1-km resolution MTSAT-2 0.73 µm visible channel images (below; click image to play animation) revealed better details of the eye and eyewall structure during the daylight portion of 18-19 October. The lowering October sun angle tended to more brightly illumimate the sloped surface of the northern quadrant of the eye.

MTSAT-2 0.73 µm visible channel images (click to play animation)

MTSAT-2 0.73 µm visible channel images (click to play animation)

A McIDAS-V comparison of 375-meter resolution Suomi NPP VIIRS 0.7 µm Day/Night Band and 11.45 µm thermal IR channel images at 15:48 UTC on 18 October (below; images courtesy of William Straka, CIMSS) showed a good example of the so-called “stadium effect”: the eye diameter appeared larger on the VIIRS IR image than on the corresponding “visible image at night” from the VIIRS Day/Night Band, because the clouds along the edges of the eye were steeply sloping outward with height.

Suomi NPP VIIRS 0.64 µm visible channel and 11.45 µm IR channel images

Suomi NPP VIIRS 0.64 µm visible channel and 11.45 µm IR channel images

Mesoscale bands of snow cover in Kansas

October 19th, 2013 |
Suomi NPP VIIRS 0.7 µm Day/Night Band, IR BTD "Fog/Stratus Product", and 11.45 µm IR images

Suomi NPP VIIRS 0.7 µm Day/Night Band, IR BTD “Fog/Stratus Product”, and 11.45 µm IR images

Parts of Kansas received up to 5-6 inches of snowfall on 18 October 2013 (NWS Local Storm Reports). The following night, after the clouds associated with the storm system had moved eastward, the southwest-to-northeast oriented bands of snow cover could be clearly seen on an AWIPS image of Suomi NPP VIIRS 0.7 µm Day/Night Band data at 08:33 UTC or 3:33 AM local time (above). Due to ample illumination from a Full Moon, the bands of fresh snow appeared quite bright, as did the back edge of the stratus cloud deck that covered far eastern Kansas and western Missouri (which showed up well on the IR brightness temperature difference “fog/stratus product” image). A thin patch of mid-level clouds was also moving over north-central Kansas — the 11.45 µm IR brightness temperatures of that cloud feature were generally warmer than -20º C (cyan color enhancement).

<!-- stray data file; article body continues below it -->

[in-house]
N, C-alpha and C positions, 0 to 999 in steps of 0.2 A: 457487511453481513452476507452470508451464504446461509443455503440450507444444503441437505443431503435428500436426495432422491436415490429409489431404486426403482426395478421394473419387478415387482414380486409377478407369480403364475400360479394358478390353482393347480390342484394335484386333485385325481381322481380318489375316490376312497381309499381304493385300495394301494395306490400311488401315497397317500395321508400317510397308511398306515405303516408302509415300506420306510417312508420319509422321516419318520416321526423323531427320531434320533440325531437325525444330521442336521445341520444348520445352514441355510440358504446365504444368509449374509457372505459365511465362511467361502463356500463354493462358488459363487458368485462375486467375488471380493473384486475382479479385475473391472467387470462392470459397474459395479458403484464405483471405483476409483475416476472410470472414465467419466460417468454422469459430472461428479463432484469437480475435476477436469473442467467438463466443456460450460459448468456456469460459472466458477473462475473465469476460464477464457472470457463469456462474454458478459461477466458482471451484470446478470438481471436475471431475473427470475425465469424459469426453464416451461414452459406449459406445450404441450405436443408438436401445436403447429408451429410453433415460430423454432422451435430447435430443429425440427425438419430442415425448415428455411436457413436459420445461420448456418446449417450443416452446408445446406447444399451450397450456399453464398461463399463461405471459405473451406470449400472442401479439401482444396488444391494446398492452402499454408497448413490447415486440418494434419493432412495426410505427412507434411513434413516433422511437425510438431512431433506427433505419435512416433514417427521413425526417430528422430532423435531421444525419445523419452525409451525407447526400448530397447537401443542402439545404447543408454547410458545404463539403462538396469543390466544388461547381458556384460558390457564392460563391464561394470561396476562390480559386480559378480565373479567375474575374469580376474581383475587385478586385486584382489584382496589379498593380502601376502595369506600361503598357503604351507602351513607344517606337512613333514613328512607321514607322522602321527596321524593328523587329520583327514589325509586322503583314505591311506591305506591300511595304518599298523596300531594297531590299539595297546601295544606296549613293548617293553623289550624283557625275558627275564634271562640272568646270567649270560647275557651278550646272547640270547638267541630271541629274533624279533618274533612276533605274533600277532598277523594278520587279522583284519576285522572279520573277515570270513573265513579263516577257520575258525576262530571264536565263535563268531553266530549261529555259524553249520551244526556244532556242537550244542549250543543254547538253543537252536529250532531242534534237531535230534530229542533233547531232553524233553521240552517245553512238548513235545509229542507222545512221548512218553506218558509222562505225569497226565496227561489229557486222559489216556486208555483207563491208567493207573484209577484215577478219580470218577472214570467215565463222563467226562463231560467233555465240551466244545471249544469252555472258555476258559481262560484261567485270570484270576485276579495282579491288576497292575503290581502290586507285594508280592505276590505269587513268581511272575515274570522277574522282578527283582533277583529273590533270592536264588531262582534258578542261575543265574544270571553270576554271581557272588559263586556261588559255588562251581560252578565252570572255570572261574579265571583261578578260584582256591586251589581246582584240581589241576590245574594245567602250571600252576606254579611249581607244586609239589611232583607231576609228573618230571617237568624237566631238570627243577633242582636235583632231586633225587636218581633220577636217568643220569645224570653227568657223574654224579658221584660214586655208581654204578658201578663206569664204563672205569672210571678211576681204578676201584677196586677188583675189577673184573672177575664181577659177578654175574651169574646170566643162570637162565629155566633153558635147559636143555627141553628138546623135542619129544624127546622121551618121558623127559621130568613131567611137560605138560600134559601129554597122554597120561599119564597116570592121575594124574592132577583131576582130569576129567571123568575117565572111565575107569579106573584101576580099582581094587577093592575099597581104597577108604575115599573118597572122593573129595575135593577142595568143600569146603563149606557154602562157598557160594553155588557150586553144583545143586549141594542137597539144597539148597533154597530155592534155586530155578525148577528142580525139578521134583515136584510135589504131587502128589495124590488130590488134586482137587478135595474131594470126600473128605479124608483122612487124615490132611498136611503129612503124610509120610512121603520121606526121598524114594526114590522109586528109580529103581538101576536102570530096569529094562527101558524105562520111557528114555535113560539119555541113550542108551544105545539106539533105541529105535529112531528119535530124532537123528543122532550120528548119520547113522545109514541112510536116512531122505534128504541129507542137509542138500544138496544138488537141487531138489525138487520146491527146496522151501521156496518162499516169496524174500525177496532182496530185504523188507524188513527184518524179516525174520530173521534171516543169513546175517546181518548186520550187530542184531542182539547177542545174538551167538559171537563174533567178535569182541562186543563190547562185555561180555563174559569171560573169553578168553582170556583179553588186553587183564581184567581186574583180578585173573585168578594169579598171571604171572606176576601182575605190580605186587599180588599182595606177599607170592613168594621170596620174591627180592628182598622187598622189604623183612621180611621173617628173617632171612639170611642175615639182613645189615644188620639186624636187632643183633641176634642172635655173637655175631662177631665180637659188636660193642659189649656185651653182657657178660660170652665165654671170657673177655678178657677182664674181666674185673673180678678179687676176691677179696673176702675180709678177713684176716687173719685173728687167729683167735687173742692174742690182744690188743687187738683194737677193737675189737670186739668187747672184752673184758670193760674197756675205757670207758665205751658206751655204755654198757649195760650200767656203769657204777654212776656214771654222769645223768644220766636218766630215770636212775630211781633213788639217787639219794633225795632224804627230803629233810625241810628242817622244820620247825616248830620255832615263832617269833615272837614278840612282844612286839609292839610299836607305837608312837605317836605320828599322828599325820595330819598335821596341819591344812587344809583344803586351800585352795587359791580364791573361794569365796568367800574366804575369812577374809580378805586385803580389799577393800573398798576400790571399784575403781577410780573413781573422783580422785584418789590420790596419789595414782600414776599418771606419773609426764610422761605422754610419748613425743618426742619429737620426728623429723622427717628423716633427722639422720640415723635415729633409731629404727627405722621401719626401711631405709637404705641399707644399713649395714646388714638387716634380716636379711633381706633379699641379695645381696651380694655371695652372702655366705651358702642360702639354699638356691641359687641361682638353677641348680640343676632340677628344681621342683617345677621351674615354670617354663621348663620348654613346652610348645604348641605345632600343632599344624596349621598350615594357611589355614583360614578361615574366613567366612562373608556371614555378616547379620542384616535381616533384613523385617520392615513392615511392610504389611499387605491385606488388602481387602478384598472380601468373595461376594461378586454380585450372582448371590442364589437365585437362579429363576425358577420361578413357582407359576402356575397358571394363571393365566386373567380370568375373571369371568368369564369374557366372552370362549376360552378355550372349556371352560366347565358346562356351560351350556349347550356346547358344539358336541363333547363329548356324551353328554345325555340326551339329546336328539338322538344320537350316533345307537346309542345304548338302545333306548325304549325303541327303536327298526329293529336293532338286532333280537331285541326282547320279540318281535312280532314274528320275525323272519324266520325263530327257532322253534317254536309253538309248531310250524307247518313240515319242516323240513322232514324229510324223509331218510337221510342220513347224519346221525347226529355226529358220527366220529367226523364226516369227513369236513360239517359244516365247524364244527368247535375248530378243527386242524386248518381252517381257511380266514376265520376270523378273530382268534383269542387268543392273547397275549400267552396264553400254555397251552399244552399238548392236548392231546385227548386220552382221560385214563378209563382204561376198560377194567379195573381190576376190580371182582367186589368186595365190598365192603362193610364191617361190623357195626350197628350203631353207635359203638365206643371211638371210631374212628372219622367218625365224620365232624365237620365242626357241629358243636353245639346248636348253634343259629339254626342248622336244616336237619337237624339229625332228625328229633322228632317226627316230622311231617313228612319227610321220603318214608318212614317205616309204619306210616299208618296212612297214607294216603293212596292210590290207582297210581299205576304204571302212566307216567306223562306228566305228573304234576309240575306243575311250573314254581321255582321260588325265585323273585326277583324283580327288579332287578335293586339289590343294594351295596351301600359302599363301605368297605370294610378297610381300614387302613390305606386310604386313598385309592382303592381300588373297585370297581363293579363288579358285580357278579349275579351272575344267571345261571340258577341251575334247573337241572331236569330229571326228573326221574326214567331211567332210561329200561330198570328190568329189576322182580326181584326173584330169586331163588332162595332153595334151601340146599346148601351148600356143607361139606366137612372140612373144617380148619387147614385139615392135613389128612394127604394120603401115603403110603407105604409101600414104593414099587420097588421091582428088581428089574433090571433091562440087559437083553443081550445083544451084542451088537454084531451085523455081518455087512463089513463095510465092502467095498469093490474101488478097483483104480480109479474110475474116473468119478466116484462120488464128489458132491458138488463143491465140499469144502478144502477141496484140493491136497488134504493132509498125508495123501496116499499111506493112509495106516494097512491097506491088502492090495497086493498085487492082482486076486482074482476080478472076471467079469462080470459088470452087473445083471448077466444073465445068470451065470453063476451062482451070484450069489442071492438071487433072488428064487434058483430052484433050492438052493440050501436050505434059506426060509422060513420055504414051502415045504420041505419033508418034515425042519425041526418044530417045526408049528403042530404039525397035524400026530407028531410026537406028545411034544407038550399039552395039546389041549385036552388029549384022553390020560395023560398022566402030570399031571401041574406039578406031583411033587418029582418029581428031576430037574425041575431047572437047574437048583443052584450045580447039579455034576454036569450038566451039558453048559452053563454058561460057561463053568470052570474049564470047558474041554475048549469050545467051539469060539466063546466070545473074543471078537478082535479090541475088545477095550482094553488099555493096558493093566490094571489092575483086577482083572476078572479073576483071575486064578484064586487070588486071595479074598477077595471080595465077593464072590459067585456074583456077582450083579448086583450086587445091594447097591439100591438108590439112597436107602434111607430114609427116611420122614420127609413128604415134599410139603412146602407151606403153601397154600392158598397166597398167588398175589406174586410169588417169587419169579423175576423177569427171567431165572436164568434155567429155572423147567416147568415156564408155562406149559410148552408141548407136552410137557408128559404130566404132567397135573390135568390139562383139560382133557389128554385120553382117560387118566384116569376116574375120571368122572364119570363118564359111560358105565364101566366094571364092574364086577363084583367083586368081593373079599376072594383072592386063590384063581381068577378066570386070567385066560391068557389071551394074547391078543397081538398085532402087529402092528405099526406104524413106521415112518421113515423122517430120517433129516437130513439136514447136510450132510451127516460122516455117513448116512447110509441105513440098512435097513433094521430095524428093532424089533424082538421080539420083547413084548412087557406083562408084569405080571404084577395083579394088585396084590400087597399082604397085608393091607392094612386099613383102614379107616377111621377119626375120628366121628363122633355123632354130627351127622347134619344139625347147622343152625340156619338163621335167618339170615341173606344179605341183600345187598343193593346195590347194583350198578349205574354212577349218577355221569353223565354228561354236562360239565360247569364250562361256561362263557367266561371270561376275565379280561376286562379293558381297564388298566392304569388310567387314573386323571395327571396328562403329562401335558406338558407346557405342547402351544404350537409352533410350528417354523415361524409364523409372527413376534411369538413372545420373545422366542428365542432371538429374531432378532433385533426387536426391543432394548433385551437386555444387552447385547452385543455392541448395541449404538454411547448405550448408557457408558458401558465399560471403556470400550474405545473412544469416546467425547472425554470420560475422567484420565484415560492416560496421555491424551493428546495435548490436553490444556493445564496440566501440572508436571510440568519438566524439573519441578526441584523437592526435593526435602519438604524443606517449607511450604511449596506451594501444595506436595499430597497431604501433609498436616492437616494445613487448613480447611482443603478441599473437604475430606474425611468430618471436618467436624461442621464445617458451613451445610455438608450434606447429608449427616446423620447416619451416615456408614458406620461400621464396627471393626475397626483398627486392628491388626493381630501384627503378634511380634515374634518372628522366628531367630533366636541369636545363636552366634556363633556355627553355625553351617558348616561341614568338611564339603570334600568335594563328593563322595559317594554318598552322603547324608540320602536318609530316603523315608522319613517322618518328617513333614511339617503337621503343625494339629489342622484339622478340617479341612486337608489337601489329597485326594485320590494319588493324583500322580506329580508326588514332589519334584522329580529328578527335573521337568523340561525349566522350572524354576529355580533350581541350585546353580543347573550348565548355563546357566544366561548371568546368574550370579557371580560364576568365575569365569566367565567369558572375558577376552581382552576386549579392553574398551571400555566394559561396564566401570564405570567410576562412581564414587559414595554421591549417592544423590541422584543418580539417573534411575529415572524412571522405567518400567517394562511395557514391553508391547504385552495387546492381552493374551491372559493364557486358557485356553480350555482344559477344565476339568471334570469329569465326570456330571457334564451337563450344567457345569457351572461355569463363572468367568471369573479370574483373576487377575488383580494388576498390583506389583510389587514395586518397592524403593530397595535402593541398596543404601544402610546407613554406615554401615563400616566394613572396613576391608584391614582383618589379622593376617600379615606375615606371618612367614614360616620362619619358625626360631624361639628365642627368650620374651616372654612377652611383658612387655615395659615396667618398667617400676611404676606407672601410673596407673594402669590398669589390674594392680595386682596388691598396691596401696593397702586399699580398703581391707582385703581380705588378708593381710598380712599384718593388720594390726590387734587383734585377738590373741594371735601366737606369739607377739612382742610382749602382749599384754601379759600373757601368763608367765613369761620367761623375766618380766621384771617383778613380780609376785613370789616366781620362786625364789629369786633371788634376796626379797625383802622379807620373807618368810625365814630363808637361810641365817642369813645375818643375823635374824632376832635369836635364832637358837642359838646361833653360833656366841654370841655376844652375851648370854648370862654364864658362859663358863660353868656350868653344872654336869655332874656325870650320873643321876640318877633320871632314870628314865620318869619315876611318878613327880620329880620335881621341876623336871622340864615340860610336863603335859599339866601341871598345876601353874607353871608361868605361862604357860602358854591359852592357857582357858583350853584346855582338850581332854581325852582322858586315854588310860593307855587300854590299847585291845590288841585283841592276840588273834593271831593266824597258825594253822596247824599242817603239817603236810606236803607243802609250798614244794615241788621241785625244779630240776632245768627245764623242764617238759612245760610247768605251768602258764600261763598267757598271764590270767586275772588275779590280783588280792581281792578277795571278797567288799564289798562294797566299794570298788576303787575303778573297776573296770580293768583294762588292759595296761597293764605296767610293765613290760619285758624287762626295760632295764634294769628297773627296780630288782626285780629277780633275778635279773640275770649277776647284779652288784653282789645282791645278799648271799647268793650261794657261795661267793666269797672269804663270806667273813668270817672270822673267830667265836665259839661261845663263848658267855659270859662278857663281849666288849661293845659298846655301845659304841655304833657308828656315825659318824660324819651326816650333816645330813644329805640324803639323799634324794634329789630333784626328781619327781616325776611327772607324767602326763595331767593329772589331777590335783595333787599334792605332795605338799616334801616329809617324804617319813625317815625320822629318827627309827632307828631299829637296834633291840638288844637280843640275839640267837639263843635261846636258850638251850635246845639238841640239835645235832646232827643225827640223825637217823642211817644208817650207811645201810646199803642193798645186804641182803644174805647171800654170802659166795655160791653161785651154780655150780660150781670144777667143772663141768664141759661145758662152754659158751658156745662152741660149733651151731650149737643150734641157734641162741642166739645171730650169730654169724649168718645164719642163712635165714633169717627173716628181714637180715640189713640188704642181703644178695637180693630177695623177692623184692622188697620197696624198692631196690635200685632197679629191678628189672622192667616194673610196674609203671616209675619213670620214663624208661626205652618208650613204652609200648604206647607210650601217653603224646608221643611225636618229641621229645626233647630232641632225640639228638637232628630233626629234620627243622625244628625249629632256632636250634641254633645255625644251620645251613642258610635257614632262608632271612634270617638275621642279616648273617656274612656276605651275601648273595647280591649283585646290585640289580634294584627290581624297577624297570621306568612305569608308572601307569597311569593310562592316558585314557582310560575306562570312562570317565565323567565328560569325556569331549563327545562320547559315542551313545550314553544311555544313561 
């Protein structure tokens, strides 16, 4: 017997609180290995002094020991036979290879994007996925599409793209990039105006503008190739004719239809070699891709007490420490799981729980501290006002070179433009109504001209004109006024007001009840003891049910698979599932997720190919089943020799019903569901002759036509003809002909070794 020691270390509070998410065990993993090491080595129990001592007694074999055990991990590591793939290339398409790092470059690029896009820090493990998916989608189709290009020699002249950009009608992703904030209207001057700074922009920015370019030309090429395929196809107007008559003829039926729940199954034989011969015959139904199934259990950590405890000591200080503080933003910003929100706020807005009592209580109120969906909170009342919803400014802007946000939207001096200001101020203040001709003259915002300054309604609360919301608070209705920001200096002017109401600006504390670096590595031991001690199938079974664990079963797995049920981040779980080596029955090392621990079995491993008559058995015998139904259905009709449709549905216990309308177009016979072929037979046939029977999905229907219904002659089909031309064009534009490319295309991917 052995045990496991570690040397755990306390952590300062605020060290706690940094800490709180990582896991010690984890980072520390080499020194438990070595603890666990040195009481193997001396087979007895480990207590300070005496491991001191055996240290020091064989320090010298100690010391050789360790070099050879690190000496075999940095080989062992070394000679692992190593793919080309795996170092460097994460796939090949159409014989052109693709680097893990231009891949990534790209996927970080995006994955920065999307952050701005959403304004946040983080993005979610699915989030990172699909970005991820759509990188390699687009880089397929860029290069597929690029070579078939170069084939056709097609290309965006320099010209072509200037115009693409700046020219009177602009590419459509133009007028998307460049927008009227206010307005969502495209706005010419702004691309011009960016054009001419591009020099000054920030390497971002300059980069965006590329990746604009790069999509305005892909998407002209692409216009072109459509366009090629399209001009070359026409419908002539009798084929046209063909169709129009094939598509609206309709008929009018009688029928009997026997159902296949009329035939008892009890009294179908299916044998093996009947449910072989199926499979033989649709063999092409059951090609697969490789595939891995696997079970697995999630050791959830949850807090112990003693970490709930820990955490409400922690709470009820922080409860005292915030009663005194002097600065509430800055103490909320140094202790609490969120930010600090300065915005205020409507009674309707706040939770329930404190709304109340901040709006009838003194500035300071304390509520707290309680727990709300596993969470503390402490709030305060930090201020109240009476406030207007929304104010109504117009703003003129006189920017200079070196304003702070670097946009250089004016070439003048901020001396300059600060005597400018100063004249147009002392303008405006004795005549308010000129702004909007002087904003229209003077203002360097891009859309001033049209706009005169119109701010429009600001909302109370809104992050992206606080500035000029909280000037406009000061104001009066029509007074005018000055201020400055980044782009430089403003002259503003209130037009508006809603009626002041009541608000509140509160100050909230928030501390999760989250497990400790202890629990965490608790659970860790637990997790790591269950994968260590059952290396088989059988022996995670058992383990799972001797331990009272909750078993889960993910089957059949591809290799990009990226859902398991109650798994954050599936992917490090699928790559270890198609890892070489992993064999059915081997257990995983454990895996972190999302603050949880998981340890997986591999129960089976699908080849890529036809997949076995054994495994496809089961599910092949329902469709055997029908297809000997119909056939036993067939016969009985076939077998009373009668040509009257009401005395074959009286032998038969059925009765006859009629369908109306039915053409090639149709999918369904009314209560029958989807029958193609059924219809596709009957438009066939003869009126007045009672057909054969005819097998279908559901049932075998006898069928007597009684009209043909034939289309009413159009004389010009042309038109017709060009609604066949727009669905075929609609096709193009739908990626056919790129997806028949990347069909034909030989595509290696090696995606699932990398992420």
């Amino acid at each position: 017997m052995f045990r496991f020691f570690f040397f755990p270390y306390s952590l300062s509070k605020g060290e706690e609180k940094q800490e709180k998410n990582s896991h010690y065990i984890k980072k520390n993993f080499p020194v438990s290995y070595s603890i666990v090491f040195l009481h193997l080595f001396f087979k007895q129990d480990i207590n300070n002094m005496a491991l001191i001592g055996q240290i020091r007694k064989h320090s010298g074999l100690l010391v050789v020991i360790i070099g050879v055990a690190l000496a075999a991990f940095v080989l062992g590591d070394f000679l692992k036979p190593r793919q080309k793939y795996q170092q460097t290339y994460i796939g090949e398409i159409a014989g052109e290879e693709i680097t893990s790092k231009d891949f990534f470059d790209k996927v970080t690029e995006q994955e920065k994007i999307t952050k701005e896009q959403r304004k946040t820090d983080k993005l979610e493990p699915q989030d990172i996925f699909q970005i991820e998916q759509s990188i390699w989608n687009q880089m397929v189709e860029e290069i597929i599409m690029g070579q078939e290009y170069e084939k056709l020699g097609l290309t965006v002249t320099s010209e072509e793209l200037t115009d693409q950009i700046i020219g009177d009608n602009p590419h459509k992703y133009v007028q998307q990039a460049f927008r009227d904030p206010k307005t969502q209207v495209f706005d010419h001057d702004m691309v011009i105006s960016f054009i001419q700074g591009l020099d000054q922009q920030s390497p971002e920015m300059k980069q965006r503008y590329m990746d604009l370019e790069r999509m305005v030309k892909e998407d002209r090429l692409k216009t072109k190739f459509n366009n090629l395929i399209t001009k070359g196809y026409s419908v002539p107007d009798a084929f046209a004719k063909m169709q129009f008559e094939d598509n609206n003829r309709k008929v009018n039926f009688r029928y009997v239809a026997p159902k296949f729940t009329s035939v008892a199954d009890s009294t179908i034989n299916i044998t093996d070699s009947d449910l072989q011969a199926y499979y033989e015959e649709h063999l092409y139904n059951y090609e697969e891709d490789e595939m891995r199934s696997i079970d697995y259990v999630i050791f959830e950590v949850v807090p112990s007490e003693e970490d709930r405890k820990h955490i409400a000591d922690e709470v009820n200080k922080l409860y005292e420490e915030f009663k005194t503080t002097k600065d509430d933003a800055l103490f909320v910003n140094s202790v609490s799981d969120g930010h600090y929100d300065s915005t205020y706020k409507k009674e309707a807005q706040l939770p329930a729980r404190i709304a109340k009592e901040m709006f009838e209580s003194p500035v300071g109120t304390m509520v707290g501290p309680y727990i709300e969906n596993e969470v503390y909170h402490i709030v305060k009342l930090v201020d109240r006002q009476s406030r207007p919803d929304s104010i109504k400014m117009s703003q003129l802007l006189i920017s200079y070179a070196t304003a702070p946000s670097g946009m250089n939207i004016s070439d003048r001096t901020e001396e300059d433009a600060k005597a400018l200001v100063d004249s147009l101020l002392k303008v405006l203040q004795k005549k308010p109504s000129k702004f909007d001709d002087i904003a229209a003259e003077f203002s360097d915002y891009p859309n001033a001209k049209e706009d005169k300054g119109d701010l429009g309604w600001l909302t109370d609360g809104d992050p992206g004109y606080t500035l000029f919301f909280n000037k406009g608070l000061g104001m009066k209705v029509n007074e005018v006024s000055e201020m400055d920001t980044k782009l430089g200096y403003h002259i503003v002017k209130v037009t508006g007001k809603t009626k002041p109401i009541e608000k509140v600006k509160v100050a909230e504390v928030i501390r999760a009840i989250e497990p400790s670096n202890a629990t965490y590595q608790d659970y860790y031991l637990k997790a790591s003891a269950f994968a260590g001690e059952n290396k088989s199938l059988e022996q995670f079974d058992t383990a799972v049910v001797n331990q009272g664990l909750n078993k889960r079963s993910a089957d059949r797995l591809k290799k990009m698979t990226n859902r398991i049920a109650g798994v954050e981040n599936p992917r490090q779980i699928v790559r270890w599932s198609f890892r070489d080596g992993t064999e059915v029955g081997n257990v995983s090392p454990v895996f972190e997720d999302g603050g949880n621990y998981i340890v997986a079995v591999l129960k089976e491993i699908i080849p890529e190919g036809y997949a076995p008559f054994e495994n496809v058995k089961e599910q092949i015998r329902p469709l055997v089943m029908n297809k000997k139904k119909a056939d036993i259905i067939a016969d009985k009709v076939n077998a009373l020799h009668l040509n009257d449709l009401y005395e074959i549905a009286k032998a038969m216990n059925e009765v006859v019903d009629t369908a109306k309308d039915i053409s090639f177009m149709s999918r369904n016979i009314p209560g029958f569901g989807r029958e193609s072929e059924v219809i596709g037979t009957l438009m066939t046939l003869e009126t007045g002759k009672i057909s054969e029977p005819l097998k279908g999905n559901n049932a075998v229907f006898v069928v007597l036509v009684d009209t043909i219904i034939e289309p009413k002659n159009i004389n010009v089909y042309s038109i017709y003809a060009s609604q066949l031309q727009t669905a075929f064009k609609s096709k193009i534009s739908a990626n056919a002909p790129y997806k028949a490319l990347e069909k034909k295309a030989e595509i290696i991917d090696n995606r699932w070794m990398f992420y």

After sunrise on the next day (19 October), GOES-13 0.63 µm visible channel images (below; click image to play animation) showed that the bands of snow cover melted rather quickly, due to the relatively high October sun angle.

GOES-13 0.63 µm visible channel images (click to play animation)

GOES-13 0.63 µm visible channel images (click to play animation)

Bush fires burning in the Sydney, Australia region

October 17th, 2013 |
MTSAT-2 visible channel (left) and shortwave IR channel (right) images (click to play animation)

MTSAT-2 visible channel (left) and shortwave IR channel (right) images (click to play animation)

Numerous bush fires began to burn in state of New South Wales near Sydney, Australia on 16-17 October 2013. On a comparison of MTSAT-2 visible channel and shortwave IR channel images (above; click image to play animation) some of the southeastward-drifting smoke plumes were evident on the visible images, while numerous fire “hot spots” (dark black pixels) could be seen on the shortwave IR images. Toward the end of the animation (06:32 UTC on 17 October), the hot fire pixels grew in areal coverage as winds increased in association with a cold frontal passage.

A 48-hour plot of surface data for Sydney Airport (below) showed that smoke reduced the surface visibility to 4-5 miles for several hours on 17 October. Prior to the passage of the cold front, surface air temperatures were unseasonably hot (in the middle 90s F), with wind gusts as high as 38 knots. In addition, note the sharp drop in dew point temperature to -2º F at 04 UTC on 17 October.

Plot of Sydney Airport surface meteorolofical data

Plot of Sydney Airport surface meteorolofical data

A 250-meter resolution Aqua MODIS true color image from the NASA EOSDIS Worldview site (below) offers a closer view of the smoke plumes in the Sydney area.

Aqua MODIS true color image

Aqua MODIS true color image